Competing Tax Initiatives Tops on Residents' Minds at League of Women Voters Monday Event

Cupertino-Sunnyvale League of Women Voters educates residents about 11 propositions on November ballot.

Over 40 people met at the Cupertino Community Hall Monday night to learn about the 11 propositions that will appear on the election ballot this November.

"I have sketchy ideas, but not solid information yet," said Cupertino resident Ann Stevenson, explaining why she attended the event hosted by the Cupertino-Sunnyvale League of Women Voters.

Stevenson and fellow Cupertino resident Lola Kashyup gave the same response when asked about what propositions they wanted to learn about.

"I'm trying to sort out the contrast between (Props) 30 and 38," said Kashyup, referring to the competing tax initiatives backed by Governor Jerry Brown and Molly Munger, respectively.

The event was led by Susan Hough, vice president of voter education with the Cupertino-Sunnyvale League.

Hough's presentation eschewed numerical order, instead starting off with Props 30 and 38.

"I'm going to do the hairiest ones first while you're still awake," joked Hough.

According to Hough, Prop 30 will raise an estimated $6 billion annually by increasing sales tax for four years and increasing the tax rate for high-income earners for seven years.

Prop 38 would raise an estimated $10 billion annually by raising the income-tax of most Californians and would be in effect for 12 years, Hough said.

And though both raise revenue, $6 billion in "trigger cuts" to education would go into effect if Prop 30 fails or receives less votes than Prop 38.

Hough cautioned the audience that estimates of revenue are just that, estimates.

"Income tax on high income earners is very volatile," she told the audience.

Residents were particularly confused about what would happen if both propositions pass with majority votes.

Hough explained that the proposition with the most votes would see its tax increases go into effect, while the other's would not.

Hough moved on to the remaining nine propositions, including Prop 39, which would standardize the corporate tax rate of businesses that operate in multiple states.

After hearing that half the revenue raised by this initiative would be dedicated to a clean energy job creation fund, Cupertino resident Ted Schenk spoke out.

"It seems like all these propositions are raising money and then spending (it) on something else," he said. "How are we supposed to balance the budget?"

Other initiatives discussed included: Prop 34, which would replace the death penalty with life without parole; Prop 35, recently endorsed by Santa Clara County District Attorney Jeff Rosen, which, among other things, would expand the definition of "human trafficking" to include distribution of obscene materials depicting a minor; and Prop 37, which would require genetically engineered food sold in stores to be labeled.

For more information on the initiatives, visit:






Frank Geefay October 10, 2012 at 07:22 PM
It appears that those who are interested in keeping our educational system afloat in the short run must choose between Prop 30 or Prop 38, not both as I had originally thought. This makes it more difficult because I like elements of both. However Prop 30 includes community colleges and state colleges and universities which I believe to be almost as essential as k12. I feel that we cannot just give up on higher education. Pro 38 does guarantee more money for k12 but does nothing for higher education. I am familiar with the argument against both, that we should first cut out the fat from education before investing any more into it. But the unfortunate fact is that already financially strapped schools are cutting back on essential teacher staffing and programs and raising tuitions for higher learning that are already reducing the quality of education in our state and making higher education unreachable for many. California is already 47 ranked in per student funding so in spite of our fat we are far leaner than most states. Further cuts in education if neither 30 nor 38 are passed will truly place us at 50th out of 50. It will make higher education so expensive that we might as well close our community colleges and state colleges and universities. That would mean going out of state or to private universities for higher education. Is this really what we want? Let's stop reducing the quality of education and raising tuition first with Prop 30 then control expenses.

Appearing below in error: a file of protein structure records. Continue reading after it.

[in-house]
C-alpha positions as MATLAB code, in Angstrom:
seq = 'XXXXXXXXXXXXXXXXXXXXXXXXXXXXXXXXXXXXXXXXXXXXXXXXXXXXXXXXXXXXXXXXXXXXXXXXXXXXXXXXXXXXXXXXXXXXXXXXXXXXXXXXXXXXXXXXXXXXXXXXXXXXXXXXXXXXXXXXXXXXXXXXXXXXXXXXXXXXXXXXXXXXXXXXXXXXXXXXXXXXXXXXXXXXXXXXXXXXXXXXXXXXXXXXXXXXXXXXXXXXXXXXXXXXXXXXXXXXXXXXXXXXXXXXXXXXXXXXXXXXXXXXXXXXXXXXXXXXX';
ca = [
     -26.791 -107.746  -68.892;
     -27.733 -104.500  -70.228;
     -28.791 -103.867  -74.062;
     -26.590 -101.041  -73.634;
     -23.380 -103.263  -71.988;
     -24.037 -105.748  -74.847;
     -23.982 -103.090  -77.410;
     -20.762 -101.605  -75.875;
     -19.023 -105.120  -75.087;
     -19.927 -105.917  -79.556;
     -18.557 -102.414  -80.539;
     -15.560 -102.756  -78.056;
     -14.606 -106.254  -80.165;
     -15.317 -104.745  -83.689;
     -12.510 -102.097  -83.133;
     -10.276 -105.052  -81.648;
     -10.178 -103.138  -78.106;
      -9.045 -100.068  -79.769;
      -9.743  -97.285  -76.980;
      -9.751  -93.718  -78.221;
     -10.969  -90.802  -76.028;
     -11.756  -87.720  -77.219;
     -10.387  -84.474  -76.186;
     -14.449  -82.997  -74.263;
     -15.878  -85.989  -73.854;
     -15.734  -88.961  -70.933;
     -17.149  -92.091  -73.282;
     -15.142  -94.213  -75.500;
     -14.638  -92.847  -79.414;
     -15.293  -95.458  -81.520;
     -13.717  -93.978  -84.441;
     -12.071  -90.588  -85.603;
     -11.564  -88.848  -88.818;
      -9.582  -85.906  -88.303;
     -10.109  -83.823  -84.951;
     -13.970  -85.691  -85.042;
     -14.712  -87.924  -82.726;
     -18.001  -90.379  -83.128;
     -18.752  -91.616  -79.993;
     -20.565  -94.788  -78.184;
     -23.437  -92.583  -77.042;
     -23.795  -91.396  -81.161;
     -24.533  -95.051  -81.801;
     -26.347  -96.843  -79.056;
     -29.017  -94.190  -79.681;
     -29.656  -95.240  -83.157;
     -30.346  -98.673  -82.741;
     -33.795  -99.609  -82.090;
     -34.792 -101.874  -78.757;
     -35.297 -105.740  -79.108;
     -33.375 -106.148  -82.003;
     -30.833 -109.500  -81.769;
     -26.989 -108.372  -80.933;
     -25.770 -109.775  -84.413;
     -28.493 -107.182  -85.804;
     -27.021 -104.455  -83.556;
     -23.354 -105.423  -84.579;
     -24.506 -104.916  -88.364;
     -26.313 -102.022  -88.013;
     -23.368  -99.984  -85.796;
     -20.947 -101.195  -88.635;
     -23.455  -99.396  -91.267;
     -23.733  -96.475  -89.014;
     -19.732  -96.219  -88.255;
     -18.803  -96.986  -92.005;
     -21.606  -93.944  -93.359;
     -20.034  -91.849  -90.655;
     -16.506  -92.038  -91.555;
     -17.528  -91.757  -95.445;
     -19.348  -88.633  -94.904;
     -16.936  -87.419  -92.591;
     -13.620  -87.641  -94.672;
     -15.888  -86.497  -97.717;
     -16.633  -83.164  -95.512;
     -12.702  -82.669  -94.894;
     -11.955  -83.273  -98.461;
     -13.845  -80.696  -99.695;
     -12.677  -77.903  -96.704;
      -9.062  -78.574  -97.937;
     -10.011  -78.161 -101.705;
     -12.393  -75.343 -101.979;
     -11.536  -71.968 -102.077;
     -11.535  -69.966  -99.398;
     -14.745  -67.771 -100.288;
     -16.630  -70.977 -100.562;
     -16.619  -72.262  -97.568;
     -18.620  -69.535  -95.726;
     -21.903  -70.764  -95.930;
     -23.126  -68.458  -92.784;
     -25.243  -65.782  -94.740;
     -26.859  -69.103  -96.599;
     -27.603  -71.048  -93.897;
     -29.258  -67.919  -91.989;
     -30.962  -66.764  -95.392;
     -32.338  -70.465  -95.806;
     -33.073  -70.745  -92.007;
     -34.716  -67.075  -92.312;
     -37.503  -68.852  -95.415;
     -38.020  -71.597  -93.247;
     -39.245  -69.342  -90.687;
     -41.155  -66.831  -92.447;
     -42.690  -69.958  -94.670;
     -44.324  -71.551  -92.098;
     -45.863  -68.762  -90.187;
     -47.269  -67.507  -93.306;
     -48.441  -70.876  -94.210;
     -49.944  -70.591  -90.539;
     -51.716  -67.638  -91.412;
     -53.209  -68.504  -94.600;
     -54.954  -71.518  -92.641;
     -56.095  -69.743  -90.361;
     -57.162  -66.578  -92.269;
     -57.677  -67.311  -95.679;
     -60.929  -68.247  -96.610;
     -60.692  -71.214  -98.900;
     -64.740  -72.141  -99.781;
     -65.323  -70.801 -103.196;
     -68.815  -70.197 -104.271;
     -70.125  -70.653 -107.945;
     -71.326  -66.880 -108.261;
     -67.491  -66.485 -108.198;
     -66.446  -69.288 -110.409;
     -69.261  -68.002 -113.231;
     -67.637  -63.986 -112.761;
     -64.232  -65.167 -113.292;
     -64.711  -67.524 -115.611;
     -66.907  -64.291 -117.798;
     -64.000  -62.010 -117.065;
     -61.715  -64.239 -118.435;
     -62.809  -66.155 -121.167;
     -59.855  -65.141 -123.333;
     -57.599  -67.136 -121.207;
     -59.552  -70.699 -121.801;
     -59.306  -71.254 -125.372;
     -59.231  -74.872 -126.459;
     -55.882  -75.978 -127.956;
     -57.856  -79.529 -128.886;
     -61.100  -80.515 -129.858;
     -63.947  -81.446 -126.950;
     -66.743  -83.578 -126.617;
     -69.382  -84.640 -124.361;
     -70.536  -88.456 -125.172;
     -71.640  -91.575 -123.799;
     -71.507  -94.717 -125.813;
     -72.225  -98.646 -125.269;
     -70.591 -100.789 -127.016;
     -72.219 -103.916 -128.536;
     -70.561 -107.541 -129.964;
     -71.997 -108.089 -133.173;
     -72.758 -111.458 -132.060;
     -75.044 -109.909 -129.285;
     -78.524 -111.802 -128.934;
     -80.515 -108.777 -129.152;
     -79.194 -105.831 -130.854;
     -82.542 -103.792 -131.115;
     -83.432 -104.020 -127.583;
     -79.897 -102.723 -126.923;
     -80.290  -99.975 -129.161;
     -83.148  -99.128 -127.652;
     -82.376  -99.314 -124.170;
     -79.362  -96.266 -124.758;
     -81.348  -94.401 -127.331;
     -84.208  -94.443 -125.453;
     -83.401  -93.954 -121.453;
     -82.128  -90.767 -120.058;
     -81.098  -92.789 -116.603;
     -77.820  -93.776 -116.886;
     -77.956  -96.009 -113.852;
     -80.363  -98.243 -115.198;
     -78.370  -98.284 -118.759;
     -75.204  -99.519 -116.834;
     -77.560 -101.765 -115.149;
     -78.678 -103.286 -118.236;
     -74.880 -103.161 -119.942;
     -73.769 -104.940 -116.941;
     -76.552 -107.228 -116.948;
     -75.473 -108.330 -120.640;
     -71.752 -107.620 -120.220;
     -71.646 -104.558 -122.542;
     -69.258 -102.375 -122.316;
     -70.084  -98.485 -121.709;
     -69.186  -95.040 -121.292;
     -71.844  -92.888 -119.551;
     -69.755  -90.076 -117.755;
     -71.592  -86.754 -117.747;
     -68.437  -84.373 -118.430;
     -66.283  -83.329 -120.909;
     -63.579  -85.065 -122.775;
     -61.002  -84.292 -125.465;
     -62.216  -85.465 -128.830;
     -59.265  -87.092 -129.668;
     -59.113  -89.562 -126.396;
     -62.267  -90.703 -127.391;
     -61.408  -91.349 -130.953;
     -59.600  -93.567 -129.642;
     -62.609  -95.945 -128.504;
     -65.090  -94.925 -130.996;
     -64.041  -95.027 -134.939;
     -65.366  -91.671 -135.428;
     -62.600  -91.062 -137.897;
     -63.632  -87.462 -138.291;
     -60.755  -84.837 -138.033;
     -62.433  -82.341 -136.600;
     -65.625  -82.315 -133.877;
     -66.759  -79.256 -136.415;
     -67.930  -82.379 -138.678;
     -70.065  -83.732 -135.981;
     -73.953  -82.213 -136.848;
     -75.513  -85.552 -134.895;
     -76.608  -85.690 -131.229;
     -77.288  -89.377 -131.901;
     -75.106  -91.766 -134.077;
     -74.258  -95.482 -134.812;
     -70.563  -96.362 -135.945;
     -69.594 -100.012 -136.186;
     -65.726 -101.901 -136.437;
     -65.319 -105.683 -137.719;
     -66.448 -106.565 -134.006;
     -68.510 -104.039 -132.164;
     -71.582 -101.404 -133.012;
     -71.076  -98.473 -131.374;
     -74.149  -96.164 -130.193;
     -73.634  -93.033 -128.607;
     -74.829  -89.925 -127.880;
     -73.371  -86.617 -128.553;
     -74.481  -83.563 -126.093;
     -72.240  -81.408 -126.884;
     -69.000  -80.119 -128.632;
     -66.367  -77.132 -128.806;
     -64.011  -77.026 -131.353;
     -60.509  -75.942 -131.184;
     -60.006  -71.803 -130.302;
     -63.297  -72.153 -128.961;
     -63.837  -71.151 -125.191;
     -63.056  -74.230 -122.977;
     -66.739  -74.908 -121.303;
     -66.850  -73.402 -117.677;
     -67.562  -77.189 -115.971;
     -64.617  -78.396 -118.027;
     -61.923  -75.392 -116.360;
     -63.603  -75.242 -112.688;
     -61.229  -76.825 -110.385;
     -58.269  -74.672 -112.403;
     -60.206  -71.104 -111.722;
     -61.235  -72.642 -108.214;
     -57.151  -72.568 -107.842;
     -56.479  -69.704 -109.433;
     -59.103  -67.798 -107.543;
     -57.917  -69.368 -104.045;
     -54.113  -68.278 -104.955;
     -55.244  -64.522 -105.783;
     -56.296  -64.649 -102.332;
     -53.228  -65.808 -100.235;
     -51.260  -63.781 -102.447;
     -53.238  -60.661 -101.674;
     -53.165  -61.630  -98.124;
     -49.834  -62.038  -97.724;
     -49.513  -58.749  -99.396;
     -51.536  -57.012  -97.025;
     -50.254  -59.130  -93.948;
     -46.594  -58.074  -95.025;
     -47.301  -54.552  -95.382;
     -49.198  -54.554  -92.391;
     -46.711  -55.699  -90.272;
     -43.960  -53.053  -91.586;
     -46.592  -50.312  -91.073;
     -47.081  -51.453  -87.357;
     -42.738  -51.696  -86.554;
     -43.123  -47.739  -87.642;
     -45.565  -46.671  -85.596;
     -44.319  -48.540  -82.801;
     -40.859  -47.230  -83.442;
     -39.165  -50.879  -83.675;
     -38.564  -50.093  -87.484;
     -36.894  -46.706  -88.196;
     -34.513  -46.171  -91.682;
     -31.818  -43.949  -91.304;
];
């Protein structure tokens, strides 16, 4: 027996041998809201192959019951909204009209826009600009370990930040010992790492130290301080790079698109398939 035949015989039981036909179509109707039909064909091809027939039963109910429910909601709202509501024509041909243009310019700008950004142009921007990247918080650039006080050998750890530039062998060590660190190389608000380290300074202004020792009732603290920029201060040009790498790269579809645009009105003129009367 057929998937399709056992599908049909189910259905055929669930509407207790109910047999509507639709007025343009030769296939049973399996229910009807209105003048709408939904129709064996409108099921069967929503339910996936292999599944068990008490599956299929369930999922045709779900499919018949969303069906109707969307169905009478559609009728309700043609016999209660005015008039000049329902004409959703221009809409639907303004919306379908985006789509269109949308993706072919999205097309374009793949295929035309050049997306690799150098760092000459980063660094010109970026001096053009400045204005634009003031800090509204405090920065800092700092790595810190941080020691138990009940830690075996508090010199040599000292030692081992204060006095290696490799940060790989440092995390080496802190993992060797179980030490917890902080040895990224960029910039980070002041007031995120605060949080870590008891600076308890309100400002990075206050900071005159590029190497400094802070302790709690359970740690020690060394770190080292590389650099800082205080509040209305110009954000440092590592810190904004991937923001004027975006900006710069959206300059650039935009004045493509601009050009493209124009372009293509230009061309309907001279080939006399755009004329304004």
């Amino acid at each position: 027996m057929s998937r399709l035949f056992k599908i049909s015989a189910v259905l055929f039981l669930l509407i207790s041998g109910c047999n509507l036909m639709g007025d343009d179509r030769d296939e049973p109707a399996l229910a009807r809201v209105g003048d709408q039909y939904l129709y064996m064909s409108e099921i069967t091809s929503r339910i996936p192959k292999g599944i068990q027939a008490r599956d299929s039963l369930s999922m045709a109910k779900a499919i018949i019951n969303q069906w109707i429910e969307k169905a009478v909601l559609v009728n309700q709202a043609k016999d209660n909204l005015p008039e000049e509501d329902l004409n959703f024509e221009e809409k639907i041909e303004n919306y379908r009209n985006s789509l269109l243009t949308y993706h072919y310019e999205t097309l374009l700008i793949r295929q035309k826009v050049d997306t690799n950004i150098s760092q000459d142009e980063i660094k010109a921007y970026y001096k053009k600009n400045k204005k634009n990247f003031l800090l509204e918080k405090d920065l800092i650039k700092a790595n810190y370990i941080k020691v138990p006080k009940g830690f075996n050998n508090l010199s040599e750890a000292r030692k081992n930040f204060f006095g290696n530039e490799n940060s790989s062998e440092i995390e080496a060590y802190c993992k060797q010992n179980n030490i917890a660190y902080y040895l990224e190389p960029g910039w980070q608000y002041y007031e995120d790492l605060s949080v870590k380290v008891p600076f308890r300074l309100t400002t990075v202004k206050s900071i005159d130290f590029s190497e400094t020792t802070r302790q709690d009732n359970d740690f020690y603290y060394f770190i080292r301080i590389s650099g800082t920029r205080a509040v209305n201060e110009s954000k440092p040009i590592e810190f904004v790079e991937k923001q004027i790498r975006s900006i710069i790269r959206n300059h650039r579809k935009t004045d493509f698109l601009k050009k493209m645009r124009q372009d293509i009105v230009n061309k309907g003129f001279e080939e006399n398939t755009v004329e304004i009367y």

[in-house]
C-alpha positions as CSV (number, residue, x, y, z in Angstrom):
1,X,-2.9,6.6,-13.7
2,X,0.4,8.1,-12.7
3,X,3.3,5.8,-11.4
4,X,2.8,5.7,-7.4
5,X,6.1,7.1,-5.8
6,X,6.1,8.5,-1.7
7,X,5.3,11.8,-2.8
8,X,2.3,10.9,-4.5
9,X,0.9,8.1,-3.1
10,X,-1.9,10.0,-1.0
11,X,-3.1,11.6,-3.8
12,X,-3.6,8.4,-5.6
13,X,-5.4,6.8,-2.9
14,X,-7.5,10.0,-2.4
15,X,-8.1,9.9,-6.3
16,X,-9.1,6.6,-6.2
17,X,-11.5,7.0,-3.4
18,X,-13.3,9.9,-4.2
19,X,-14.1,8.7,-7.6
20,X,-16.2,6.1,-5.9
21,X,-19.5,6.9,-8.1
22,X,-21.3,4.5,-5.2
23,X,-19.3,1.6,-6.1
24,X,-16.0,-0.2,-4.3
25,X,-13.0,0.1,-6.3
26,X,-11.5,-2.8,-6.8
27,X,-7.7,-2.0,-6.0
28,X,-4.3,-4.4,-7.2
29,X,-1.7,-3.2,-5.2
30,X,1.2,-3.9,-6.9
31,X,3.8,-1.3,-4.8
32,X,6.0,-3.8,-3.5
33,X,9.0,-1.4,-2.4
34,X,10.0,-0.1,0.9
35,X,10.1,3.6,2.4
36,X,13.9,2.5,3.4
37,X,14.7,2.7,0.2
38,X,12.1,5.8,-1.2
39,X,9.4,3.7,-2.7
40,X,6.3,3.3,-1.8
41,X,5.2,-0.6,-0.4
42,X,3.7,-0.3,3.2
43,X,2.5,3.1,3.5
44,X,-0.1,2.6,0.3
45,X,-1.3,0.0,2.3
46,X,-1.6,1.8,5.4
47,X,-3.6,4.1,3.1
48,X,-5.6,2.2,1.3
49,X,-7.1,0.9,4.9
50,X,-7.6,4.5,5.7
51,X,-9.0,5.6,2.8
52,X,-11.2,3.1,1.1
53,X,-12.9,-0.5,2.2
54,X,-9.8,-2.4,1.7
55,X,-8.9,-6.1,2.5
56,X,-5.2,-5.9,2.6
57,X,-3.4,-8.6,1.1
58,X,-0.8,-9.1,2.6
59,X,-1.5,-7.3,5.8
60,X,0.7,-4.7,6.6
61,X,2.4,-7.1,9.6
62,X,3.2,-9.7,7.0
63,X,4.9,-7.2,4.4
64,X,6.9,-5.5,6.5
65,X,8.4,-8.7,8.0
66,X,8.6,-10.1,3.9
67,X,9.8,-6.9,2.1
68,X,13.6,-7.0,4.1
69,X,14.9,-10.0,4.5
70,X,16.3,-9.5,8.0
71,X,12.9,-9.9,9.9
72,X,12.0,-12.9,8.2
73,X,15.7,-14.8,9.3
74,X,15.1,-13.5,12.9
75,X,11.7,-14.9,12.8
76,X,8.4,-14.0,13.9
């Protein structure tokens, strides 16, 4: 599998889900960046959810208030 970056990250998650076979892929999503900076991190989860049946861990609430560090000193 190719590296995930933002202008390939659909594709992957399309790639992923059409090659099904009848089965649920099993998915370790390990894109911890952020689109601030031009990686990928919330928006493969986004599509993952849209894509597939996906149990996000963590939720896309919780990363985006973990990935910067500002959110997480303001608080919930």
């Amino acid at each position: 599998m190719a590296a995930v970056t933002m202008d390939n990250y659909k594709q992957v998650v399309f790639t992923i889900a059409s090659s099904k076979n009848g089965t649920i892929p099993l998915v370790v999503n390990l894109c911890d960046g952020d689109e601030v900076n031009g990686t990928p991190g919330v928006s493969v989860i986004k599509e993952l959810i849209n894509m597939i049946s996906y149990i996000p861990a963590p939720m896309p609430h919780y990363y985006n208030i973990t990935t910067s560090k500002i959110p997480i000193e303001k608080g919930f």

Gary E. Jones October 10, 2012 at 08:44 PM
It's complicated Frank. I know so many who are voting No on both. Espically now that the Mungers' have come out against Prop 30. This has done nothing to help, only confuse. When confused many will pull back and take a No position on increasing taxes they don't understand. This in the shadow of what many also believe to be a government failure to make the proper assumptions in determining Defined Benefit Plans the public sector gave up decades ago only leads to resentment and distrust of government's ability to spend wisely. Many no longer know who to trust; so, they dig in deeper and take more conservative positions. Driving by all the schools in our area with amazing new sports facilities and all the construction at De Anza College doesn't help either. Many do not realize they voted Yes to bonds that are paying for these improvements. I hear the most outragous things from some intellegent people on these improvements. Go figure!


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